26. Meanwhile, the 1st respondent gave a complaint to the 2nd respondent stating that she has been subjected to cruelty and harassment at the hands of her husband and in-laws, who were only bothering about her income and making more demands and thereby committed various offences as aforesaid.

27. However, the defacto-complainant has filed a divorce petition and has obtained divorce in Australia and she has also given a complaint which is investigated and charge sheet filed.

28. The crux of the charge sheet is as follows:

i) At the time of betrothal on 24.10.2004, the petitioner and his parents demanded a dowry of 100 sovereigns of gold jewels, 5 kgs of silver and 15 sovereigns of gold for bridegroom, Rado watch and cash of Rs.50,000/- and all the expenses of the betrothal should be borne out by the parents of the bride.

The 3rd petitioner, the mother-in-law of the defacto-complainant told the parents of the bride that if the demands were not fulfilled, the marriage will be stopped. Therefore, they fulfilled all the demands except for a Rado watch, a Pierre Carden watch at the cost of Rs.10,000/- was given.

ii) Between 22.11.2004 and 5.2.2005 the 1st petitioner and the defacto-complainant lived together. In January 2005, the defacto-complainant was compelled to pay the monthly phone bills including the internet expenses.

Iii) In February 2005, the defacto-complainant left for Australia. Her father Elleswara Rao spent all expenses for the 1st petitioner’s visa amounting to Rs.1,50,000/- approximately. The 1st petitioner also demanded a sum of Rs.20,000/- from the defacto-complainant for his personal expenses which was paid through City Bank Account.

(iv) From 16.3.2005 to 5.4.2006, the 1st petitioner and the defacto-complainant lived in Australia. In March 2005, the 2nd petitioner, i.e. the father-in-law of the defacto-complainant called her over phone from Chennai and demanded to buy a Car for the 1st petitioner. Australian dollars 20000/- was paid from the defacto-complainant’s savings account for purchase of car.

(v) In May 2005, the 1st petitioner demanded to provide him money to undergo a refresher course which costs Australian dollar 785 which was paid by her. She was forced to spend Australian dollar 8000 to join another computer course.

(vi) The 1st petitioner subjected the defacto-complainant to severe harassment both mentally and physically.

(vii) From 5.4.2006 to March 2007, the defacto-complainant and the 1st petitioner lived in America. In April 2006, the 1st petitioner assaulted the complainant with a dinner plate. In August 2006, in a friend’s place, the 1st petitioner poked with his fingers in the right eye of the defacto-complainant which caused permanent injury.

(viii) on 17.11.2006, when they were travelling in a car, the 1st petitioner attempted to strangulate the defacto-complainant. In December 2006, the 1st petitioner demanded to buy a car for his use and the defacto-complainant incurred an expense of US dollars 7000. In January 2007, the 1st petitioner demanded the defacto-complainant to provide US dollars 1350 to join a consultancy course in US. In January 2007, the father-in-law demanded Rs.10 lakhs for buying Tamil Nadu Housing Board property in the name of the 1st petitioner and when she refused she was subjected to cruelty by the petitioners. The 1st petitioner took away the laptop of the defacto-complainant, worth about US dollars 1300, her social security document and medical records and withdrew US dollars 800 and did shopping using credit card and returned to India without even informing her.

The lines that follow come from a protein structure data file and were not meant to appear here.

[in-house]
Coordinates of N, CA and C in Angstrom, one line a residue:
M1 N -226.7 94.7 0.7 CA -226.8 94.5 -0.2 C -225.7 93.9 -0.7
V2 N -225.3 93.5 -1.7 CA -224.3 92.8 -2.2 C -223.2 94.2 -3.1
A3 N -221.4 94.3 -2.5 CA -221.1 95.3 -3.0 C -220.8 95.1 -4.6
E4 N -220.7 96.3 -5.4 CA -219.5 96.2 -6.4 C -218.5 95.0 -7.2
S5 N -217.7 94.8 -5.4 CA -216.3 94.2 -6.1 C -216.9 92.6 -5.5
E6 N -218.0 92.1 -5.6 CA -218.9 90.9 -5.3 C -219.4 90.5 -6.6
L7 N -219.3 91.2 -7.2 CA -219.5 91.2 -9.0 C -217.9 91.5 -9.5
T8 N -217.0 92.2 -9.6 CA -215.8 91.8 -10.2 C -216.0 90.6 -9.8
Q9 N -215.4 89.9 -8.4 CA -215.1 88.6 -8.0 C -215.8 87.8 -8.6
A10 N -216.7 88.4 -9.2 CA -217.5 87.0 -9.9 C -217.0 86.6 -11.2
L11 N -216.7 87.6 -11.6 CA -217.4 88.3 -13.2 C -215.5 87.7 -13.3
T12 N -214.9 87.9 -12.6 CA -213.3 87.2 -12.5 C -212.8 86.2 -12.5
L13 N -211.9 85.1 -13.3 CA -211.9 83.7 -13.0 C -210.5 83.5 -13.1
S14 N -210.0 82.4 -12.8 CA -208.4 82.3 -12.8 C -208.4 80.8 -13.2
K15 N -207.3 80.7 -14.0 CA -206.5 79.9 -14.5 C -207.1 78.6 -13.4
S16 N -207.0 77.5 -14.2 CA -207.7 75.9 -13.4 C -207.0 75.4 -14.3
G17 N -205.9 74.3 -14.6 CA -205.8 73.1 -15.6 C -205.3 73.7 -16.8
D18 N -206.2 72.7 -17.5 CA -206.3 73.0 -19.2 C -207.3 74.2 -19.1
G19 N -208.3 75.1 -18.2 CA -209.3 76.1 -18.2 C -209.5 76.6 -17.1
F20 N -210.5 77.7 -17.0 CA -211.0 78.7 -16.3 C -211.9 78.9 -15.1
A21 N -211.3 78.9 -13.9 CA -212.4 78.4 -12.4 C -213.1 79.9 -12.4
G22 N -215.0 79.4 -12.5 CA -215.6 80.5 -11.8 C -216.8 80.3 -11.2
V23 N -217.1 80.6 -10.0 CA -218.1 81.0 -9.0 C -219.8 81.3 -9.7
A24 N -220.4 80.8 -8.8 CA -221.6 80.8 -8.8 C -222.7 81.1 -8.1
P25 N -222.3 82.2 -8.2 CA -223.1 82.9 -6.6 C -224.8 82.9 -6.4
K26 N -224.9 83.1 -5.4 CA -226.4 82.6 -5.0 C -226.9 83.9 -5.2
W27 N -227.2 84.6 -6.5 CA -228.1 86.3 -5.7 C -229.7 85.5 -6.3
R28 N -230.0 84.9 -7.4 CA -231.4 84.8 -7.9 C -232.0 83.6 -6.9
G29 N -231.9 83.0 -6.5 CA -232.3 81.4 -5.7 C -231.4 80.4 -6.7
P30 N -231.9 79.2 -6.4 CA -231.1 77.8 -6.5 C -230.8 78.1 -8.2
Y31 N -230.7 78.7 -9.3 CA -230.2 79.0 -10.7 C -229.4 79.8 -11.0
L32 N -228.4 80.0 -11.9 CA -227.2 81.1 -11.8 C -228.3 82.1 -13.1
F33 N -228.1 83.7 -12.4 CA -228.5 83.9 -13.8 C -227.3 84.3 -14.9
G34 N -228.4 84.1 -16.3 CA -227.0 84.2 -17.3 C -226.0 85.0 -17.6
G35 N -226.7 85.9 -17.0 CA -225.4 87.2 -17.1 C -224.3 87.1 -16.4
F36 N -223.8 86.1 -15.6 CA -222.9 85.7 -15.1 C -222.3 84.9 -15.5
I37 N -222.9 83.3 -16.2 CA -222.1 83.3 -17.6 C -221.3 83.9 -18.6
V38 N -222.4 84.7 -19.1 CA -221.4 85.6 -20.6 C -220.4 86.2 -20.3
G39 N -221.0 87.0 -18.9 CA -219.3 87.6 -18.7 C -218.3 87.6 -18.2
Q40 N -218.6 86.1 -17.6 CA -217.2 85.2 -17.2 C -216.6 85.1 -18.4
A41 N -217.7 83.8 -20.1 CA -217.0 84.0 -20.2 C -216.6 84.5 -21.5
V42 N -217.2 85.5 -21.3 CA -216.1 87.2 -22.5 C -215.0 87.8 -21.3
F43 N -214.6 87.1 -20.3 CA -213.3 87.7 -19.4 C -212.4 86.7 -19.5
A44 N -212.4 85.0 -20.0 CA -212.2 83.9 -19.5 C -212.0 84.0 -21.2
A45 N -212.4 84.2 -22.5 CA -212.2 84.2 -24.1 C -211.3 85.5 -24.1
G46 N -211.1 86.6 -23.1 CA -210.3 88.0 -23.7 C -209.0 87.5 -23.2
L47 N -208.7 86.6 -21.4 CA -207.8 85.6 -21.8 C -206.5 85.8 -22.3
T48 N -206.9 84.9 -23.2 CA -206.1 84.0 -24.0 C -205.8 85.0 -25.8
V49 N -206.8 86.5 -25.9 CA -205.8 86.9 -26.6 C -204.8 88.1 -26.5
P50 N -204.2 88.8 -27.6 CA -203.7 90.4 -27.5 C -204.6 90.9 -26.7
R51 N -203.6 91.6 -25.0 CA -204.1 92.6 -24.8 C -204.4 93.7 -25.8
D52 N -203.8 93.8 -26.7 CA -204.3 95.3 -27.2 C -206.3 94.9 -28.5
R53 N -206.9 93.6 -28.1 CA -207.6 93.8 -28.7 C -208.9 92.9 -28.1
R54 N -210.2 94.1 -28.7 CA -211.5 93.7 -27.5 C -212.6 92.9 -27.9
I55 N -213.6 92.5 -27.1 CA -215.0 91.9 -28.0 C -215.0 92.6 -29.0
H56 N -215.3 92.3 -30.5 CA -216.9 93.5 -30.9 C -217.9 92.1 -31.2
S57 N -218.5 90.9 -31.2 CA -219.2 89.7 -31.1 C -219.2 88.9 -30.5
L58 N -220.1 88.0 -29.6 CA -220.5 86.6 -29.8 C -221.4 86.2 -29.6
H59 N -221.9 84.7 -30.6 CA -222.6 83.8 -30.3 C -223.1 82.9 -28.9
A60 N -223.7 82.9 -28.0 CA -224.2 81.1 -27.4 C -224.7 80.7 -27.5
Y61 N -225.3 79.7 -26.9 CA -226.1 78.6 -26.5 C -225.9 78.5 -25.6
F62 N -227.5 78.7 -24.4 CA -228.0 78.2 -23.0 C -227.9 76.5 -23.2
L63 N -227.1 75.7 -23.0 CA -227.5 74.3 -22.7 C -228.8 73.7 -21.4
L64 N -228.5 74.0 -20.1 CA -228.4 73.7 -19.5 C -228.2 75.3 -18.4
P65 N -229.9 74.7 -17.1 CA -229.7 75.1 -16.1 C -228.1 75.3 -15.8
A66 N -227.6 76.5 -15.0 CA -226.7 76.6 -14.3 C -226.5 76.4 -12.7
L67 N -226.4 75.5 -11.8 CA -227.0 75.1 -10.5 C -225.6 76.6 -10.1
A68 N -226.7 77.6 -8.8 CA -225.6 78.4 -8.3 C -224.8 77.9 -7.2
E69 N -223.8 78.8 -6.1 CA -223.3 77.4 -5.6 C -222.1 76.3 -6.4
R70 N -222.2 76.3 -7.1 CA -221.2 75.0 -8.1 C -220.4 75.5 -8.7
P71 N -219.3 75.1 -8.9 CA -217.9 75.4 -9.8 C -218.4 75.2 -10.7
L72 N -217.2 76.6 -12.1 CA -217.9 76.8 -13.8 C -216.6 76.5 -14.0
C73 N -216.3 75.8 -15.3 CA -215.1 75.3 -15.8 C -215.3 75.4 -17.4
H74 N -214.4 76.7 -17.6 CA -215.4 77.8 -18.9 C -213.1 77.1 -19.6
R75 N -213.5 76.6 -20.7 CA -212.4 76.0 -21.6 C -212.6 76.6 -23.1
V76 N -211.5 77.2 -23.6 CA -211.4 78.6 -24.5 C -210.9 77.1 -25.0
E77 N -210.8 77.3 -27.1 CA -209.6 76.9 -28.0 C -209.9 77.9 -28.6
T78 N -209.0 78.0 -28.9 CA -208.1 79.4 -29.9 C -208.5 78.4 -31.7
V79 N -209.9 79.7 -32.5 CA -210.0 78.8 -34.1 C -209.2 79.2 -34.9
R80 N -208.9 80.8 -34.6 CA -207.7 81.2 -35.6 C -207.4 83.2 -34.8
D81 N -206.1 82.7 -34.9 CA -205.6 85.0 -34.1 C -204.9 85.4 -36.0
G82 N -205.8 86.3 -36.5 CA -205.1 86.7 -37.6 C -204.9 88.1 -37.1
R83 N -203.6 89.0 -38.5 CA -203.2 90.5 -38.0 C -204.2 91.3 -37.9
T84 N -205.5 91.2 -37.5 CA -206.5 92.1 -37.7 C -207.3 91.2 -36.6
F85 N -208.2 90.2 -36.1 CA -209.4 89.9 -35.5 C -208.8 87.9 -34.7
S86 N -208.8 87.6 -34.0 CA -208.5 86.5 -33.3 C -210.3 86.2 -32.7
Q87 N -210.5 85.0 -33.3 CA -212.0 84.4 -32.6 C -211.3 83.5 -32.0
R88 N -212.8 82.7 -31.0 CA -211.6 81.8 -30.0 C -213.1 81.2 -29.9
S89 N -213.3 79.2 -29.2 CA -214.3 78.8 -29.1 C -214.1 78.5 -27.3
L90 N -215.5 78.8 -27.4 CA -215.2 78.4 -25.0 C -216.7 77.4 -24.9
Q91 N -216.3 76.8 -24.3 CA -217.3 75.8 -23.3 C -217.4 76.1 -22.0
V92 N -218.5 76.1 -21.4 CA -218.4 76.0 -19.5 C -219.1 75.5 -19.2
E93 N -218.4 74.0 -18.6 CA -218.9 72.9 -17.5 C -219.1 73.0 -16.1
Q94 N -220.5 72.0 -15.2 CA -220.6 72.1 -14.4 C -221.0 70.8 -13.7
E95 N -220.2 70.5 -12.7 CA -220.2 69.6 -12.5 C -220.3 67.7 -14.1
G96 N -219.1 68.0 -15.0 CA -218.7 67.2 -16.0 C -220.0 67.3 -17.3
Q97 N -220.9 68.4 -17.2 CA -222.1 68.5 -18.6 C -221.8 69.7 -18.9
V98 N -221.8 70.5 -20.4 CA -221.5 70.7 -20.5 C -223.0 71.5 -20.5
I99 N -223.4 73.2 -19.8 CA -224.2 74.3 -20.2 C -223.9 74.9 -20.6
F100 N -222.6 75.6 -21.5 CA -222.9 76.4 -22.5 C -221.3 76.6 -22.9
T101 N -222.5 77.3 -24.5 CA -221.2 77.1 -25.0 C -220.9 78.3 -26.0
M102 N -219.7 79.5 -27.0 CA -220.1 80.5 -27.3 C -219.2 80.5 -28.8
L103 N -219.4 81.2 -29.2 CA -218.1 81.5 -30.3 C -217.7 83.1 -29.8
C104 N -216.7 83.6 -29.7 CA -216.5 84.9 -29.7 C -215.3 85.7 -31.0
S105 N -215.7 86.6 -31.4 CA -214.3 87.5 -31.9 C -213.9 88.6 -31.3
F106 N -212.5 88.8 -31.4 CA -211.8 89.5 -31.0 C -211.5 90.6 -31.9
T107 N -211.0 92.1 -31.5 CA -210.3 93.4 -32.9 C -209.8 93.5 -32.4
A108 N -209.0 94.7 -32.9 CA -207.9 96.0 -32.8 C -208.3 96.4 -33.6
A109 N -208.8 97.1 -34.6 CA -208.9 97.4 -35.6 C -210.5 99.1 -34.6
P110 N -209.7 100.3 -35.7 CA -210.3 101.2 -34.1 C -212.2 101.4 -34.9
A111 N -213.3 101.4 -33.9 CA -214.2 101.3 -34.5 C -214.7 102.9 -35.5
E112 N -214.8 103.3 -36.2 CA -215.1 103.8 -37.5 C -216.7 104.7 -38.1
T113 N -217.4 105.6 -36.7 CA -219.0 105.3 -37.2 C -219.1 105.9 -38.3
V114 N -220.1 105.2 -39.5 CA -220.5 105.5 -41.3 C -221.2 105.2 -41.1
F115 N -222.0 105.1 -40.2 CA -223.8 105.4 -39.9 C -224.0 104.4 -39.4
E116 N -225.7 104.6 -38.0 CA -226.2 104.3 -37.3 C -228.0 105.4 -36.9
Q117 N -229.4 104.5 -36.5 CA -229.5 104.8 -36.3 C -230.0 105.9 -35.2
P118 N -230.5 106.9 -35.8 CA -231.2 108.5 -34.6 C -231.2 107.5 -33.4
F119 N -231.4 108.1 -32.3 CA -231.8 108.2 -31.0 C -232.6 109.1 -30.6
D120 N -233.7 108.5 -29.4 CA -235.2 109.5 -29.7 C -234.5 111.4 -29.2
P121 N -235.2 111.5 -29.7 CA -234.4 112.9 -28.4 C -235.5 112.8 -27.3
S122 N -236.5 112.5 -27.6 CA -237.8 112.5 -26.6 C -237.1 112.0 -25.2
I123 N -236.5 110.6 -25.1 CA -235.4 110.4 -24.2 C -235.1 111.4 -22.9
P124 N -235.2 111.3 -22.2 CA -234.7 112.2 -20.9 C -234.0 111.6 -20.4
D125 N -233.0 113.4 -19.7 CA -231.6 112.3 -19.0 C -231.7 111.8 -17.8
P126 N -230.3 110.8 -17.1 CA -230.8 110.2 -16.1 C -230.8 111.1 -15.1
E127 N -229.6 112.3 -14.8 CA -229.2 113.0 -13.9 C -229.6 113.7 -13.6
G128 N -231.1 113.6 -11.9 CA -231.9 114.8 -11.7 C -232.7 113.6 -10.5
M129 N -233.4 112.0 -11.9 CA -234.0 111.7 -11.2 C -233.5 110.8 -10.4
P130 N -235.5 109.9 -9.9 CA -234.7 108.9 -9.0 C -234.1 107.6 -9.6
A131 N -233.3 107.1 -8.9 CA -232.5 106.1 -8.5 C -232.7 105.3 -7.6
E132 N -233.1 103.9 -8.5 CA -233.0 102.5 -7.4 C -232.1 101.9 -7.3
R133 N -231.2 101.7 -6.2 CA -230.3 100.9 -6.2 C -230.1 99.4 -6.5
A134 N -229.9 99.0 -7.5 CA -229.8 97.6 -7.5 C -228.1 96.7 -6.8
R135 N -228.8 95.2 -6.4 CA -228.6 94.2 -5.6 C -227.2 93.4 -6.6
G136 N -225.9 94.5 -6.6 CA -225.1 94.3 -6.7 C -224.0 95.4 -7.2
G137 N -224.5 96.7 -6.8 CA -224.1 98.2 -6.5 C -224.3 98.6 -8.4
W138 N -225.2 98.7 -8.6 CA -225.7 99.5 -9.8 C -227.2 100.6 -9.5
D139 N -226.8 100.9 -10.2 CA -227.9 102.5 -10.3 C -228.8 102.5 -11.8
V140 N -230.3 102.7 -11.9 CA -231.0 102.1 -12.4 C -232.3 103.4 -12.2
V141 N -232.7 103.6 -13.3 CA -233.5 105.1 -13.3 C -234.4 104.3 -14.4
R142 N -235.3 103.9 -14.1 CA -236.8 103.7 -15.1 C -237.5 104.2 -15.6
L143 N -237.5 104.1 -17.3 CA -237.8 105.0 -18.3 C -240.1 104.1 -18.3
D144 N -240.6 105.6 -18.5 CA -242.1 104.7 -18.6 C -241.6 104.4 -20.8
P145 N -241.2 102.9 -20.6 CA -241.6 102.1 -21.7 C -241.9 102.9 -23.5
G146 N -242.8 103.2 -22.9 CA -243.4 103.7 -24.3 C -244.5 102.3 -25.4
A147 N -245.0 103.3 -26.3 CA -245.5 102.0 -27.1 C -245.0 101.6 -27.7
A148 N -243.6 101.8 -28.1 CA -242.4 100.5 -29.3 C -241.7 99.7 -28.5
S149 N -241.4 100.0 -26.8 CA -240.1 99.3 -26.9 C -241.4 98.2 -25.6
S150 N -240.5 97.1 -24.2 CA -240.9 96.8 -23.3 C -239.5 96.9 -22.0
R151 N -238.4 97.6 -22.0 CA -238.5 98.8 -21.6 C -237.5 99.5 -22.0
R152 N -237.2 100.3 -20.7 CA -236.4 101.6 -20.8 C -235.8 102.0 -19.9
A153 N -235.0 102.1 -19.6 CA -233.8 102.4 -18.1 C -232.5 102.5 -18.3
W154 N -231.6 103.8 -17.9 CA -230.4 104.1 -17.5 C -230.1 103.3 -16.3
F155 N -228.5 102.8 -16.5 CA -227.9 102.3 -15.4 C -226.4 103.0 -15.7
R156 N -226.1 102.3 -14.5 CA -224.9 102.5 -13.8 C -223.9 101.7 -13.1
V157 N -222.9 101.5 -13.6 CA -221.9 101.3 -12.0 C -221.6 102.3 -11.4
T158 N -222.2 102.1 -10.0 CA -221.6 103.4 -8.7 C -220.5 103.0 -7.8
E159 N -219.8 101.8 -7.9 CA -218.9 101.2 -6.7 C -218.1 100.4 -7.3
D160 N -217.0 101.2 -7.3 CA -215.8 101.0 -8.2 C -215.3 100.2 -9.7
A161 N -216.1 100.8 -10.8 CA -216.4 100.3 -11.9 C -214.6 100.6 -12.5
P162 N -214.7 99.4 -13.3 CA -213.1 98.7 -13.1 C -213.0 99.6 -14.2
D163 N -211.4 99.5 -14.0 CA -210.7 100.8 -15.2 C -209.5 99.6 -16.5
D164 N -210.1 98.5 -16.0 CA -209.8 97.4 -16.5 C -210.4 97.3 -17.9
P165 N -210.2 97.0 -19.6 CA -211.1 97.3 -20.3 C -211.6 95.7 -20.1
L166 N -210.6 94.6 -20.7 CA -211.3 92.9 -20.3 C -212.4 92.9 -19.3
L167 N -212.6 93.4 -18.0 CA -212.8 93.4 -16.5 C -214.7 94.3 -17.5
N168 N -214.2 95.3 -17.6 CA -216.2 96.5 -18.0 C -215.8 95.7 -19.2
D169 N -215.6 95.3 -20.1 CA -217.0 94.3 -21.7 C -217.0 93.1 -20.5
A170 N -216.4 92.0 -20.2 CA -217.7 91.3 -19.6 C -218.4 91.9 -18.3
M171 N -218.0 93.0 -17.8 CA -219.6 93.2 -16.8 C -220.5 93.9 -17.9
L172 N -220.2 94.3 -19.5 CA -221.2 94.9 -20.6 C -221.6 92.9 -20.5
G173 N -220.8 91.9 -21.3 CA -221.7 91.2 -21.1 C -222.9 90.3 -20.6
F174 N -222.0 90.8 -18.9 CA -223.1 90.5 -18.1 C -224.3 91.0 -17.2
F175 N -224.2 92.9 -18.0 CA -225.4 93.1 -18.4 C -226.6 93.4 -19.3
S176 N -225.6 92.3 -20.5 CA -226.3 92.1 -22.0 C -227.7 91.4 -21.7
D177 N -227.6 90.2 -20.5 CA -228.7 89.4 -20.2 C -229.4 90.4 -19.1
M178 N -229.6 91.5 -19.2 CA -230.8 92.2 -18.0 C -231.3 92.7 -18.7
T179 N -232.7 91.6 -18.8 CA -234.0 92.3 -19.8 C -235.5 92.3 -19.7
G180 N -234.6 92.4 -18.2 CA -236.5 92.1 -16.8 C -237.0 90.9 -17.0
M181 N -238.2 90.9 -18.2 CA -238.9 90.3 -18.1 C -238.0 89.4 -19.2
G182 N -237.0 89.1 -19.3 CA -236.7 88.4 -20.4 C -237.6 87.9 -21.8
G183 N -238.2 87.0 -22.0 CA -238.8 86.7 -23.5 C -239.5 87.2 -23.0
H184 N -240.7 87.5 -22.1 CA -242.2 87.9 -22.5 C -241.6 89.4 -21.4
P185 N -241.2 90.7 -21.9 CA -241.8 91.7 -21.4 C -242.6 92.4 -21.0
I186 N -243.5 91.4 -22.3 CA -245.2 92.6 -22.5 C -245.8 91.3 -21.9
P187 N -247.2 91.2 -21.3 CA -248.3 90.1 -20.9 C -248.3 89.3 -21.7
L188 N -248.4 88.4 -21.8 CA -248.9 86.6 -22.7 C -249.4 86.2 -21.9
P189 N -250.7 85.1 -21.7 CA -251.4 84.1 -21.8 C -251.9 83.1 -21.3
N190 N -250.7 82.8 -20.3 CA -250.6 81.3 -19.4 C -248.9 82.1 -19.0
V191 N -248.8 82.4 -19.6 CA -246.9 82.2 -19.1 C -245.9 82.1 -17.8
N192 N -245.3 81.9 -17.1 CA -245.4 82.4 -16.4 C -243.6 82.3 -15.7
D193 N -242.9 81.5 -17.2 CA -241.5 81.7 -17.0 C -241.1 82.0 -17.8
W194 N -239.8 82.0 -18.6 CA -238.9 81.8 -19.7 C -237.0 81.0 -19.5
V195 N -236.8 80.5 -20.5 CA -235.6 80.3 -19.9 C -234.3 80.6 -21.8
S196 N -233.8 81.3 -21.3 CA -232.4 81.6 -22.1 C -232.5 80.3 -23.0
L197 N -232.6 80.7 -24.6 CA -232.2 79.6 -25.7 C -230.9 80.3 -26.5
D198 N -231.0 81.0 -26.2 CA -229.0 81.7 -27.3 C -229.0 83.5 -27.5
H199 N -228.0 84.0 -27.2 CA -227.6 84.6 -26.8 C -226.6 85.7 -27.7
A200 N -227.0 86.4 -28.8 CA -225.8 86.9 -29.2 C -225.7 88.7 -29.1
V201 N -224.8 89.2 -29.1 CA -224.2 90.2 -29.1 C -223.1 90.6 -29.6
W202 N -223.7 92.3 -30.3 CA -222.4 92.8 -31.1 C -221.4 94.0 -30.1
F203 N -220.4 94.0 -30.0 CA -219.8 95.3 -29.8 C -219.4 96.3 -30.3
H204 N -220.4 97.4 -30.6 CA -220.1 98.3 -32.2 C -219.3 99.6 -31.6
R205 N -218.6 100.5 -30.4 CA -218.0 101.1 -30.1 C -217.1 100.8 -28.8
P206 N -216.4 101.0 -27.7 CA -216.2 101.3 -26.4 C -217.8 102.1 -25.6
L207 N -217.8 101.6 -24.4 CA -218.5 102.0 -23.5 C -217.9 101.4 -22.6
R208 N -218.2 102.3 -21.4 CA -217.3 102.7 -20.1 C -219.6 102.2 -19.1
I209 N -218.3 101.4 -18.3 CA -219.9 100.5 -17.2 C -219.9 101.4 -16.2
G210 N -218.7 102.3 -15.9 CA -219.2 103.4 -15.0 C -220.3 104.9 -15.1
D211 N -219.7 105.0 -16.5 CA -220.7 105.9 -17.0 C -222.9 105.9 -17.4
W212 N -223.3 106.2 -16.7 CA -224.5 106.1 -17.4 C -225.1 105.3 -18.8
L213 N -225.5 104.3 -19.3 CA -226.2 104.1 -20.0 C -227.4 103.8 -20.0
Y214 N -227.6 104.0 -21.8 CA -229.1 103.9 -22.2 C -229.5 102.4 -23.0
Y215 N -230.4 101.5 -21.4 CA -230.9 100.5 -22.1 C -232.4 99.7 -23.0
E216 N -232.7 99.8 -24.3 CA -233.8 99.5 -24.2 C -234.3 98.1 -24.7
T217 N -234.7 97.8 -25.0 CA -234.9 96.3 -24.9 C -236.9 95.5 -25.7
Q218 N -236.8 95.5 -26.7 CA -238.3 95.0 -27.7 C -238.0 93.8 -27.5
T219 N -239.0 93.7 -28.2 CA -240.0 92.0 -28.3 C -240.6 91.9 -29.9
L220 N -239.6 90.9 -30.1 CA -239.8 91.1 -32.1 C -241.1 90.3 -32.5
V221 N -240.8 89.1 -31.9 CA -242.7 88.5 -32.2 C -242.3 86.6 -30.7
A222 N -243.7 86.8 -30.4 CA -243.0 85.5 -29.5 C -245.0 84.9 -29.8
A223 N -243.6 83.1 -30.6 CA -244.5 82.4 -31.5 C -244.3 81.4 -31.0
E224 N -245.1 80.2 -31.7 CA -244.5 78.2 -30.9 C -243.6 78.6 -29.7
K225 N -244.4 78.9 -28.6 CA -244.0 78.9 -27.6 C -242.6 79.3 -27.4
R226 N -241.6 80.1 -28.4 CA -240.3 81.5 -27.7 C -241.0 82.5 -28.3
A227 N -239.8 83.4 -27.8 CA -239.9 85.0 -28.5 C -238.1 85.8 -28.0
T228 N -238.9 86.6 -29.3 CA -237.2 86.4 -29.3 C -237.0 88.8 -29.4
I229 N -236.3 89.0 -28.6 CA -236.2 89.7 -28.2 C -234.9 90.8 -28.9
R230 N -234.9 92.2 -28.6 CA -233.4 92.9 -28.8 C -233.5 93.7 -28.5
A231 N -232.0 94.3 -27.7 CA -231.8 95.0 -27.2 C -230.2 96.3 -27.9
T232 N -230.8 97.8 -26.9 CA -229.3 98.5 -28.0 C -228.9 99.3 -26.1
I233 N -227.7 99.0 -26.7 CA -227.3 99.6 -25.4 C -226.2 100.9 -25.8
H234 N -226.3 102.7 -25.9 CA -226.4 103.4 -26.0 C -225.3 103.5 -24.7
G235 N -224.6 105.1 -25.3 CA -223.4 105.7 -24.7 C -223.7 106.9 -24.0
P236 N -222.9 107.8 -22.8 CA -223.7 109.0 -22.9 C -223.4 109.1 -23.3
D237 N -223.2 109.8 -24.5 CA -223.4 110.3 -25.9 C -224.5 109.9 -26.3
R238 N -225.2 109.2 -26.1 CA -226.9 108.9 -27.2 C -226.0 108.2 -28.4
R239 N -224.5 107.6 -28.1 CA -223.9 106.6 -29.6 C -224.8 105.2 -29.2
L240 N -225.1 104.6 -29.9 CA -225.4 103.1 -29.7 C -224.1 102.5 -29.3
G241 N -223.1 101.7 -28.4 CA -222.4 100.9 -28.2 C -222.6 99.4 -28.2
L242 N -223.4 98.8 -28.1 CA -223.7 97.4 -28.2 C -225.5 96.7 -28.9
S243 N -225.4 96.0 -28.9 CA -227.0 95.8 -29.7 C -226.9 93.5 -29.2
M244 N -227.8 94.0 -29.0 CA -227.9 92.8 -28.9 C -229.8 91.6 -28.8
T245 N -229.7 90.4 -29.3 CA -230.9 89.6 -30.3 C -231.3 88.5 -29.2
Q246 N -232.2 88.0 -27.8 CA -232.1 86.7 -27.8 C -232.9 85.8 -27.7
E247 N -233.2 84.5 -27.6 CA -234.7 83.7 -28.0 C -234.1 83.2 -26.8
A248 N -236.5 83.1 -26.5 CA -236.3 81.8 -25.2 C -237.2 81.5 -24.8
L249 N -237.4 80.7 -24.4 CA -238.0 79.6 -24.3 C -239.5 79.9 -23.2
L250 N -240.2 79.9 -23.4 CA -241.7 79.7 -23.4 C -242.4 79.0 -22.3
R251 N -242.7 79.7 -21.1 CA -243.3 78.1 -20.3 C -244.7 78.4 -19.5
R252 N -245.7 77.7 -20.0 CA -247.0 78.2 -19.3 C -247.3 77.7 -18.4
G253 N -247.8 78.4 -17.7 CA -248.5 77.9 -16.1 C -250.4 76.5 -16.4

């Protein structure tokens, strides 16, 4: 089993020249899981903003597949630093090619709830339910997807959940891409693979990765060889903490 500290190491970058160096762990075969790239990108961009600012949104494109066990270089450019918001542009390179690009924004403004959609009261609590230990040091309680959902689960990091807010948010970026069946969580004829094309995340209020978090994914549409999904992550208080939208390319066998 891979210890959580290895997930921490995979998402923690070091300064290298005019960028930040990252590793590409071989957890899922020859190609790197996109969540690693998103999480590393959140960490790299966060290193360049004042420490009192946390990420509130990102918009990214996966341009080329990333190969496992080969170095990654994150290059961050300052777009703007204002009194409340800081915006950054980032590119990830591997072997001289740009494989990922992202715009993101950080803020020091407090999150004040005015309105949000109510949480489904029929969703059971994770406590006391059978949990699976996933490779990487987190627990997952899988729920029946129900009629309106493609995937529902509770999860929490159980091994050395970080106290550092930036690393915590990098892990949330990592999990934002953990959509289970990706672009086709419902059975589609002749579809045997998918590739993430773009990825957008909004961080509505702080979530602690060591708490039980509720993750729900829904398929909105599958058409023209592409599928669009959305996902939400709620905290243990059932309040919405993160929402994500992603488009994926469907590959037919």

1.the defacto-complainant tried to contact her husband. The petitioners abused her over phone. On 15.2.2008 the relatives of the defacto-complainant went to the house of the petitioners for reconciliation. Her in-laws demanded that they should transfer the properties in the name of her husband.

The above acts of cruelty and demand of dowry will amount to the above said various offences.

29. Out of the above said acts of cruelty and demand of dowry are alleged to have taken place in the foreign soil during the period from 16.3.2005 to 5.4.2006, when the couple were in Australia and from 5.4.2006 to March 2007 when they were in America.

30. The learned counsel for the petitioner submitted that under Sec.188 of Cr.P.C, to investigate and prosecute the offences which are alleged to have taken place in the foreign soil, the sanction of the Central Government is mandatory. Sec.188 of Cr.P.C reads as follows:

188. Offence committed outside India.
When an offence is committed outside India
(a) By a citizen of India, whether on the high seas or elsewhere; or
(b) By a person, not being such citizen, on any ship or aircraft registered in India.
He may be dealt with in respect of such offence as if it had been committed at any place within India at which he may be found:
Provided that, notwithstanding anything in any of the preceding sections of this Chapter, no such offence shall be inquired into or tried in India except with the previous sanction of the Central Government

31. The learned counsel for the petitioner relied on a decision reported in 1995 Crl.L.J 2825 (Samarudeen vs Assistant Director of Enforcement, Trivandrum and others) wherein the learned single Judge of Kerala High Court considered two decisions of the Kerala High Court which held though the offence was committed outside India as the offender is the citizen of India and now he is found local jurisdiction of Kerala, the local police has jurisdiction to investigate the case and deferred with holding: